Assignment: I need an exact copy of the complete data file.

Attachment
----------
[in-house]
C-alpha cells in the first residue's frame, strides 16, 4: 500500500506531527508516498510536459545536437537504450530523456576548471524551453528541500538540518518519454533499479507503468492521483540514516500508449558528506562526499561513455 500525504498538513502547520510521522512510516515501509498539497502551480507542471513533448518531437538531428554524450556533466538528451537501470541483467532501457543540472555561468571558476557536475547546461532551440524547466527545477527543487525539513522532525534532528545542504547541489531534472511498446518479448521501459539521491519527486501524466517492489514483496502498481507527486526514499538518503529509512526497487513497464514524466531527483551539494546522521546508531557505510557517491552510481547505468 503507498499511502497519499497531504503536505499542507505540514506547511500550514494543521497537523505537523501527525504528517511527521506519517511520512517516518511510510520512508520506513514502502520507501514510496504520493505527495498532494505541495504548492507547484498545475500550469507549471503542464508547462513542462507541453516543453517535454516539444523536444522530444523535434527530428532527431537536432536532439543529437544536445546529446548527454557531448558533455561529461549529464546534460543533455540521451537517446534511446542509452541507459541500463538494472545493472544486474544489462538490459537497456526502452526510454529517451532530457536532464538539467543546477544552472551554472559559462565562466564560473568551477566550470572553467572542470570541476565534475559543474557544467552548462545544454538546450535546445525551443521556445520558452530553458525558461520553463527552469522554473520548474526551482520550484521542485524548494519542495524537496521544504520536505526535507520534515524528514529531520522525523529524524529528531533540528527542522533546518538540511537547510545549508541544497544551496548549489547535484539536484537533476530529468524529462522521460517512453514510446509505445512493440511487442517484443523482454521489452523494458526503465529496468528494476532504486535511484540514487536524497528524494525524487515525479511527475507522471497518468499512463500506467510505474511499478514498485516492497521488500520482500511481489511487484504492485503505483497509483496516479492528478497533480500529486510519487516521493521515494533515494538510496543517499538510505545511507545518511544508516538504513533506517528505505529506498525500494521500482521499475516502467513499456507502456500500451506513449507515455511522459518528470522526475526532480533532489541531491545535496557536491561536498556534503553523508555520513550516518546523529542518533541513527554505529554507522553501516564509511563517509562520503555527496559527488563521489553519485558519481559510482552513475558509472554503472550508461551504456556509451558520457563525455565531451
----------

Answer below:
[in-house]
C-alpha cells in the first residue's frame, strides 16, 4: 500500500506531527508516498510536459545536437537504450530523456576548471524551453528541500538540518518519454533499479507503468492521483540514516500508449558528506562526499561513455 500525504498538513502547520510521522512510516515501509498539497502551480507542471513533448518531437538531428554524450556533466538528451537501470541483467532501457543540472555561468571558476557536475547546461532551440524547466527545477527543487525539513522532525534532528545542504547541489531534472511498446518479448521501459539521491519527486501524466517492489514483496502498481507527486526514499538518503529509512526497487513497464514524466531527483551539494546522521546508531557505510557517491552510481547505468 503507498499511502497519499497531504503536505499542507505540514506547511500550514494543521497537523505537523501527525504528517511527521506519517511520512517516518511510510520512508520506513514502502520507501514510496504520493505527495498532494505541495504548492507547484498545475500550469507549471503542464508547462513542462507541453516543453517535454516539444523536444522530444523535434527530428532527431537536432536532439543529437544536445546529446548527454557531448558533455561529461549529464546534460543533455540521451537517446534511446542509452541507459541500463538494472545493472544486474544489462538490459537497456526502452526510454529517451532530457536532464538539467543546477544552472551554472559559462565562466564560473568551477566550470572553467572542470570541476565534475559543474557544467552548462545544454538546450535546445525551443521556445520558452530553458525558461520553463527552469522554473520548474526551482520550484521542485524548494519542495524537496521544504520536505526535507520534515524528514529531520522525523529524524529528531533540528527542522533546518538540511537547510545549508541544497544551496548549489547535484539536484537533476530529468524529462522521460517512453514510446509505445512493440511487442517484443523482454521489452523494458526503465529496468528494476532504486535511484540514487536524497528524494525524487515525479511527475507522471497518468499512463500506467510505474511499478514498485516492497521488500520482500511481489511487484504492485503505483497509483496516479492528478497533480500529486510519487516521493521515494533515494538510496543517499538510505545511507545518511544508516538504513533506517528505505529506498525500494521500482521499475516502467513499456507502456500500451506513449507515455511522459518528470522526475526532480533532489541531491545535496557536491561536498556534503553523508555520513550516518546523529542518533541513527554505529554507522553501516564509511563517509562520503555527496559527488563521489553519485558519481559510482552513475558509472554503472550508461551504456556509451558520457563525455565531451